Friday, June 13, 2008

Best. Answer. Ever.

Darlings, please go read Cary Tennis' brilliant answer to the pornography-addicted gentleman, right now. Please read it in its entirety.
And what might you be running from? Well, take your pick. For starters, how about just the unbearable anxiety of existence? And many people would say, well, life is shit so why not jerk off to porn all day? Yes, why not? Because you feel bad about it, that's why. And why do you feel bad about it? Because you are being dishonest about it, but more important, because saying that life is shit so why not jerk off all day is not the true journey. The true journey involves the phenomenon that precedes the porn -- the existential loneliness and despair. Encountering our bare, unadorned condition of divine mortality -- that is the true journey.
Pretty Lady has only one thing to add, to Cary's inspired treatise; that is, that all therapeutic process is worthless if one does not set one's intention to heal. Without this intention, therapy itself becomes another form of masturbation.

Intention, darlings, is not the same thing as Brute Willpower. Brute Willpower is the voice that says, "I will pummel this addiction into submission; I will force the Nobel Committee to give me the Peace Prize; I will punch the oppressor in the jaw." This voice is always and ultimately doomed to failure, because there is an entire world out there of other Brute Willpowers opposing it, not to mention the laws of biology, chemistry, psychodynamics and physics.

Intention is something else entirely. It is a compass. When it hits an obstacle, it does not force its way through; neither does it sit down and give up. It merely continues pointing north. One may have intention when one has literally nothing else; not health, not happiness, not money, not friends. One may have it when one hasn't got the slightest idea what to do with it, or how to accomplish one's goal. It is a reminder that, when we see a way around the obstacle, or under it, or through it, we can safely take it, and not get lost along the way. It enables us to take in new information and be strengthened, not stymied. It is an inner light in the darkness around us.




4 comments:

Desert Cat said...

Intent is a far more potent force than "willpower". If one can grasp what intent is, it can transform one's life.

A compass is a good analogy. I like that. It is a compass whose fulcrum is at a much deeper place in one's being than is readily accessible to the ego self. Which is why it is such a mystery to many.

I was overjoyed to realize Daisycat got a grasp on it somewhere along the way recently. She related it to me in the context of shooting, when she noticed that she was doing ..."something" at certain times that made her shooting much more accurate. She called it exactly that--intent, and differentiated it from other efforts, willpower, etc. I gather from conversations with her that she's since experimented with intent to become more effective in other endeavors as well.

Intent can tap the creative well of the universe and is capable of moving things in ways utterly invisible to the conscious mind. Effective prayer is aligning one's intent with the Intent of the Father to move mountains.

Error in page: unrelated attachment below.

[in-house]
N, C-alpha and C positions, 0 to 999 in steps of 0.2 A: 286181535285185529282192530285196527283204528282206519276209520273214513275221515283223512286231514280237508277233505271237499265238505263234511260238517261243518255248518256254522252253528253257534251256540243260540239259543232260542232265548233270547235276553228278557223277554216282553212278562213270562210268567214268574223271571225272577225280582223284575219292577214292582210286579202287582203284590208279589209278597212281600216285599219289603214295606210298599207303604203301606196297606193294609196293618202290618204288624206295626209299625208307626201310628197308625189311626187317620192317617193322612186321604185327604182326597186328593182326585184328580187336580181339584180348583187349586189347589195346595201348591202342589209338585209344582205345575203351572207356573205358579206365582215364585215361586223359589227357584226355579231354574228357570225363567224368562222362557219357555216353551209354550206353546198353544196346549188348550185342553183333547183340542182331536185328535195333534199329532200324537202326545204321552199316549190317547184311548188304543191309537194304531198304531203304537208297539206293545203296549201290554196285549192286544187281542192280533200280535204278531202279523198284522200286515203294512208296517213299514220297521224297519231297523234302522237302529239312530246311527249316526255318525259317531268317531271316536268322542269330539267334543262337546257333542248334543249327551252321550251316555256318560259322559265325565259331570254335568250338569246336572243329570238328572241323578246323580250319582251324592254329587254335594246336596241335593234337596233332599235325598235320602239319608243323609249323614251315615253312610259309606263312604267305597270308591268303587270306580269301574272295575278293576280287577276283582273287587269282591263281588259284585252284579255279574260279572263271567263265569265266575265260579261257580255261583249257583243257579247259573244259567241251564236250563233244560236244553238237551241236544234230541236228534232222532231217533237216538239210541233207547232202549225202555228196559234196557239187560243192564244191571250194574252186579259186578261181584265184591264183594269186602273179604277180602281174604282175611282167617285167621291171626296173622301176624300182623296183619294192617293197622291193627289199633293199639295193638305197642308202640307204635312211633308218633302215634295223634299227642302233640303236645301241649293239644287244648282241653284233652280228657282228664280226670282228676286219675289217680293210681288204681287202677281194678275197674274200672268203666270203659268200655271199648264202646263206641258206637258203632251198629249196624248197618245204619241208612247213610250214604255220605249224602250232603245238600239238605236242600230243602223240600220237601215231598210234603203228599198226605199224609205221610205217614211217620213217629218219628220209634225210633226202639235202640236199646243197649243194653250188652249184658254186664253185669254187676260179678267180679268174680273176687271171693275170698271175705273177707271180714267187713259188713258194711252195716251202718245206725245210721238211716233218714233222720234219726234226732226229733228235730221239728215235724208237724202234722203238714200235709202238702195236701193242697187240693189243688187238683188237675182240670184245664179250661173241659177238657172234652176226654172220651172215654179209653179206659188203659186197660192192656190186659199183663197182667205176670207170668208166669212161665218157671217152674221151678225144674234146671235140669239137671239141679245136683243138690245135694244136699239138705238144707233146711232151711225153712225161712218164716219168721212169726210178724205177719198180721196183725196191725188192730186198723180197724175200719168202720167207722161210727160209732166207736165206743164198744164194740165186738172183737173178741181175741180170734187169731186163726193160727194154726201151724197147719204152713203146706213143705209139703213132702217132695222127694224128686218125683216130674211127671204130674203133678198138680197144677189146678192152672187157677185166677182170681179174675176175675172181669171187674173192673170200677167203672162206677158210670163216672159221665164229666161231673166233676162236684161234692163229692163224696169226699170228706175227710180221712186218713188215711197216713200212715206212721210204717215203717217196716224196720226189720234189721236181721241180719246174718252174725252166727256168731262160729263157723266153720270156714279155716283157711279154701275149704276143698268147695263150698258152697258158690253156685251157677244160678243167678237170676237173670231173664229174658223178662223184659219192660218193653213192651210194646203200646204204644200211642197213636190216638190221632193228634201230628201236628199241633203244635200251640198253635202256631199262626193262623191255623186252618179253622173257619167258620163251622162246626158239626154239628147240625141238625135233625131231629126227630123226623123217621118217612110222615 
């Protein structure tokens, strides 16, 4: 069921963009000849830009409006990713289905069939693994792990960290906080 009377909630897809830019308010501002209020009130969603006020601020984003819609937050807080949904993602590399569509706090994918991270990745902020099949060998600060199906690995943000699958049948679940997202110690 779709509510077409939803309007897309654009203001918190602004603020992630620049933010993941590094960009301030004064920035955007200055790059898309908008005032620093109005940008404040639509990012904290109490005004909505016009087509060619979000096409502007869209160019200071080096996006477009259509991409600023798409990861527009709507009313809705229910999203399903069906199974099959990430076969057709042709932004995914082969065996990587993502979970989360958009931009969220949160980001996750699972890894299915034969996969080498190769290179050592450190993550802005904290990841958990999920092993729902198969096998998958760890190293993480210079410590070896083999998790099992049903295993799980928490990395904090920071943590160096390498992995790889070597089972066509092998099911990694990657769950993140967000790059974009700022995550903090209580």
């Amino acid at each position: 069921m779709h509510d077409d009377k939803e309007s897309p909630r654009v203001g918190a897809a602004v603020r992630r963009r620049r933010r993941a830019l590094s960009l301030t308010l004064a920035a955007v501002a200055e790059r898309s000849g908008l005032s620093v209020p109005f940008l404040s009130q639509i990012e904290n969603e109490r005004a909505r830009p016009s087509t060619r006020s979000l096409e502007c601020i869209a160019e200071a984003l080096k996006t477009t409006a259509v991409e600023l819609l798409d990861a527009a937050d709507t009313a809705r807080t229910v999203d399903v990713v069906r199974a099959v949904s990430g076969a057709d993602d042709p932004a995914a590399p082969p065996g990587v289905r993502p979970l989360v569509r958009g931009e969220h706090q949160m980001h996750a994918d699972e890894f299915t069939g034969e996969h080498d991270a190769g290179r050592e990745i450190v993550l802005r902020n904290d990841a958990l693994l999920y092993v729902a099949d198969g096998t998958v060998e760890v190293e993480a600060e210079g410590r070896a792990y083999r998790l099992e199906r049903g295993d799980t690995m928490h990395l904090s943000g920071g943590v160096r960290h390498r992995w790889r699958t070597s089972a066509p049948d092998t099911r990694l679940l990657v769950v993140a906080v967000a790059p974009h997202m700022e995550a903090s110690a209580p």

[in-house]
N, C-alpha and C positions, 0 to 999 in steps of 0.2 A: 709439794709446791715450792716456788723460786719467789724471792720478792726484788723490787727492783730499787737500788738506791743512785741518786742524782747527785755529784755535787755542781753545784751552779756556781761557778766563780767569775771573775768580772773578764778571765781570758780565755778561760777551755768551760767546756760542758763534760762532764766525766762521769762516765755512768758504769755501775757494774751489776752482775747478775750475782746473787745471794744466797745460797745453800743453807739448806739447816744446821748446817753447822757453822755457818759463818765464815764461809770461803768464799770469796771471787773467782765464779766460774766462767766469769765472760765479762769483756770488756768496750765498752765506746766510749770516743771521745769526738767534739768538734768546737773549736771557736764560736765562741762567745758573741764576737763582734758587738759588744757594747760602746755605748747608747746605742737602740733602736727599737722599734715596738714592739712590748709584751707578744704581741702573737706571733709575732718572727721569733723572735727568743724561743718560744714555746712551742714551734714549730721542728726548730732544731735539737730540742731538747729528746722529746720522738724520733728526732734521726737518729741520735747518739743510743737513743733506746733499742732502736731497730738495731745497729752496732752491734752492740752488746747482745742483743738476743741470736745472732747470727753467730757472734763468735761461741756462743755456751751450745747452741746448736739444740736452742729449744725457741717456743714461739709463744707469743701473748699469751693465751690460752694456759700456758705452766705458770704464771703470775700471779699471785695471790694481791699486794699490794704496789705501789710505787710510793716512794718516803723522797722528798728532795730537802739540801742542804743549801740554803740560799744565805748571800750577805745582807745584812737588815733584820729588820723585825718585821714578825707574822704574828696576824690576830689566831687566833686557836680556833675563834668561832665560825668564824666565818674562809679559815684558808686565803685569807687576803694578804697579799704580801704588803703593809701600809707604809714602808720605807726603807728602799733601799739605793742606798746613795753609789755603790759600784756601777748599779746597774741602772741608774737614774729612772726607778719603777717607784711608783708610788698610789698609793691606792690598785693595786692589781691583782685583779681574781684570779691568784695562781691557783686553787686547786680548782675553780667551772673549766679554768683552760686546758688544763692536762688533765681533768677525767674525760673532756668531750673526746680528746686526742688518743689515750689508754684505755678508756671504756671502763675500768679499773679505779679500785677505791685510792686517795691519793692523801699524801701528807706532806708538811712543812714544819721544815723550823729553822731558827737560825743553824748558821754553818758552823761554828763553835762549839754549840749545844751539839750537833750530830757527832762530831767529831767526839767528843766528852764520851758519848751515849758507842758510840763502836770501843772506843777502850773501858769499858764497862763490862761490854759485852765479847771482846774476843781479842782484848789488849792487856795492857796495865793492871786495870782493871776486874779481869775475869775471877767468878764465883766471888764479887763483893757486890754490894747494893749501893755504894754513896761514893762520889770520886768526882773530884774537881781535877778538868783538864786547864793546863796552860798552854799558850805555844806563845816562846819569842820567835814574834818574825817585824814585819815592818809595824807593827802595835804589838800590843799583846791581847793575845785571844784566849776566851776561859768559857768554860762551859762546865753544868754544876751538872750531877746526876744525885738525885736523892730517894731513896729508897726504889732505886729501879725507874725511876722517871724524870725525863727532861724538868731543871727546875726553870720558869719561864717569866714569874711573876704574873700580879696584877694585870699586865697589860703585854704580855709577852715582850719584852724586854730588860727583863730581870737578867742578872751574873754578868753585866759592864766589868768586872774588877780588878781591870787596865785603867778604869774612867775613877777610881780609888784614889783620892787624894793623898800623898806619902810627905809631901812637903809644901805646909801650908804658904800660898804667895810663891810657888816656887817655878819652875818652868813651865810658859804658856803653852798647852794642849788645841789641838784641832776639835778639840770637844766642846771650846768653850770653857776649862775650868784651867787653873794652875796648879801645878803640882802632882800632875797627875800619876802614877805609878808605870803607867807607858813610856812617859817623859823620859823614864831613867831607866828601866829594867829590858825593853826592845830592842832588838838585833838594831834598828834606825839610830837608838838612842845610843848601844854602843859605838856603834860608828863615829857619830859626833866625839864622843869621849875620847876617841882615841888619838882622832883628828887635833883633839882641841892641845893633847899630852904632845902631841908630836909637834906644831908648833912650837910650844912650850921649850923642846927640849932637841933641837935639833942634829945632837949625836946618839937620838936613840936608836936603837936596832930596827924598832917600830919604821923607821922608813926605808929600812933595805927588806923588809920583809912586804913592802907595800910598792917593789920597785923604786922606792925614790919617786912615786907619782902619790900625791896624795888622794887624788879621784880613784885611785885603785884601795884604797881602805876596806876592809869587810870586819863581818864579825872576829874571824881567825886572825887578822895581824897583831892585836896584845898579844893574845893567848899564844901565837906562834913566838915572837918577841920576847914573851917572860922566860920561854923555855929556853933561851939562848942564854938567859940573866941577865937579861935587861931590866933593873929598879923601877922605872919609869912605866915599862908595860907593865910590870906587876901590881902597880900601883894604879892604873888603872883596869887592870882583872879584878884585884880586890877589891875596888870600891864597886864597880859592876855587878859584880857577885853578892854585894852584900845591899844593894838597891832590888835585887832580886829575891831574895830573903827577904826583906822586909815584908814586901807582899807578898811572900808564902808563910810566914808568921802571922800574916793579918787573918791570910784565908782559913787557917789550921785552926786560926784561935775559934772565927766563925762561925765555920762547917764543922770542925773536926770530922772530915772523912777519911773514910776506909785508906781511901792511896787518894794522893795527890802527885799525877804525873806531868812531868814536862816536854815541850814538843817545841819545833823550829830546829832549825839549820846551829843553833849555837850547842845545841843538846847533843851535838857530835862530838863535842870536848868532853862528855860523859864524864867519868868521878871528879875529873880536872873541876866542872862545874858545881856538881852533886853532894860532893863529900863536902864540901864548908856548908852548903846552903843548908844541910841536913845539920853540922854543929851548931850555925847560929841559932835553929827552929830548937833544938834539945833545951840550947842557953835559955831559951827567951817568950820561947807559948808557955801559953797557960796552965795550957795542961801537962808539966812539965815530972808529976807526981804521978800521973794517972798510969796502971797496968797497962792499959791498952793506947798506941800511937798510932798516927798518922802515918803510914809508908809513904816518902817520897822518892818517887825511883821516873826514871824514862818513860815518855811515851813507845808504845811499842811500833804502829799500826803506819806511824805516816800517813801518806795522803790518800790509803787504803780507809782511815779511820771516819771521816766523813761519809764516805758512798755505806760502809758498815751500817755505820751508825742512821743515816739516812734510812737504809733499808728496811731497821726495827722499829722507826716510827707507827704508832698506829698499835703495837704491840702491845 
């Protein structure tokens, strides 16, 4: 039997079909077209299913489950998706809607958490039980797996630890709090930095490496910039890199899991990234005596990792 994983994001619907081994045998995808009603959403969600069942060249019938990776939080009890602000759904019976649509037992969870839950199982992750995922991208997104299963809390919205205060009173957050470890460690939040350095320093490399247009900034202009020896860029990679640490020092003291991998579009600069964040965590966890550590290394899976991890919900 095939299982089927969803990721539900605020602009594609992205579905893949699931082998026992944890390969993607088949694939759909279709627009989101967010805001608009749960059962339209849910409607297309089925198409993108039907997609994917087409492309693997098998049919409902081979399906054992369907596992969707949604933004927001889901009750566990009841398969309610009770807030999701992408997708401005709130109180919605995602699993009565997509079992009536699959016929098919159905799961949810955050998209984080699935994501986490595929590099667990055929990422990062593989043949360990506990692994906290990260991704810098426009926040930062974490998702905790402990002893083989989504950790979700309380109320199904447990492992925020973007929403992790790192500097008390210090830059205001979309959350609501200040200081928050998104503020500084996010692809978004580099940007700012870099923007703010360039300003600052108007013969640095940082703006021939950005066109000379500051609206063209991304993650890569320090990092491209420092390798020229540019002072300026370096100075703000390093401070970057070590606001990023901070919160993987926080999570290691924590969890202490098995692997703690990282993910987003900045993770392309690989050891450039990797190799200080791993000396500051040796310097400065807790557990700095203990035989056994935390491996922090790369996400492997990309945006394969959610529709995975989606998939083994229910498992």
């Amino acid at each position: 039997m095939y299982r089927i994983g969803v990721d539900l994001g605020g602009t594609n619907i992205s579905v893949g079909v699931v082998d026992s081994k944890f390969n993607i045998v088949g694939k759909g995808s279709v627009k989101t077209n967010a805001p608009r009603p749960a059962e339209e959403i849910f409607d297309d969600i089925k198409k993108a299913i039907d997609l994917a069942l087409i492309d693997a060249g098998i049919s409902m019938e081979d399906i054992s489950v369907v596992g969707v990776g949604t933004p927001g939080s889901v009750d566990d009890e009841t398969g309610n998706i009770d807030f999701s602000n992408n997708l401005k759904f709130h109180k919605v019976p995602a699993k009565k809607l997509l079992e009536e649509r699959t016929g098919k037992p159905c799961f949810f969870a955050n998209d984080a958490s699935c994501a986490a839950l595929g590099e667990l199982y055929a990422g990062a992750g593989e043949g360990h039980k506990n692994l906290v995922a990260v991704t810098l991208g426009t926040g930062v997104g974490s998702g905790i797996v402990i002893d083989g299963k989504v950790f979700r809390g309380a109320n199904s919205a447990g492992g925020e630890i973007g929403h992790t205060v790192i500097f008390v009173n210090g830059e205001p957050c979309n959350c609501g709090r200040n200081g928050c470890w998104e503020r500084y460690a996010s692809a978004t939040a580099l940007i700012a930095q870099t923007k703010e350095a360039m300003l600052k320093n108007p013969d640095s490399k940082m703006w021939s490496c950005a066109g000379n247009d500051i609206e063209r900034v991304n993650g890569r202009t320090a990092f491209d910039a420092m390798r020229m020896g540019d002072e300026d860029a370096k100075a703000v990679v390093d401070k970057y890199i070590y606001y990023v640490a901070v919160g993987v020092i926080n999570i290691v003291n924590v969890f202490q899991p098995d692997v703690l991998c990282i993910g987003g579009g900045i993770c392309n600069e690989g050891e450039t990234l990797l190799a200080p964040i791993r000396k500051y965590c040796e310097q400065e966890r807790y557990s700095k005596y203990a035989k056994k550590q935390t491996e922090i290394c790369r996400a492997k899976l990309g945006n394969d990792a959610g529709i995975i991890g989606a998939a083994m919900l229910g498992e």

Pretty Lady said...

Exactly! Thank you!

Spatula said...

"Intention, darlings, is not the same thing as Brute Willpower. Brute Willpower is the voice that says, "I will pummel this addiction into submission; I will force the Nobel Committee to give me the Peace Prize; I will punch the oppressor in the jaw." This voice is always and ultimately doomed to failure, because there is an entire world out there of other Brute Willpowers opposing it, not to mention the laws of biology, chemistry, psychodynamics and physics.

Intention is something else entirely. It is a compass. When it hits an obstacle, it does not force its way through; neither does it sit down and give up. It merely continues pointing north."

Really love this bit of wisdom. I think I'm only beginning to differentiate the two, having misspent my youth largely beating my head against various obstacles only to end up dizzy.

Rats, why is it that wisdom takes so bloody long to develop? Can't I just buy some software and poof, I know kung fu?

k said...

If you'll excuse the pedestrian, clunky, and not entirely synonymous reference...

this process is similar to one taught in business school. Before setting out to Do Something, the first step is to ask: What's the goal here?

I ask that about bloggers, especially when they're involved in discussions of politics or morality. Are they here to vent? Or to seek the truth? Both are valid goals in their ways. However, they are different goals.

Unfortunately, many people don't seem to realize this. They feel their venting equals righteous, well-considered debating of opinions on their merits. They also frequently believe that because they do feel these opinions powerfully, they are, of course, correct.

But if one leaves a dissenting comment on that post? Oh Lord. All hell breaks loose. Instead of calm discussion of the points at issue, one becomes lambasted with vitriol, name-calling, questions about one's ancestry and/or patriotism...

Which is not conducive to mutually arriving at the truth.

I have no issue with bloggers who post heated posts simply to vent. Their house, their rules. Their creation. Their therapy.

My objection comes when venting is considered to be the same as well-considered civil debate.

Know your goal.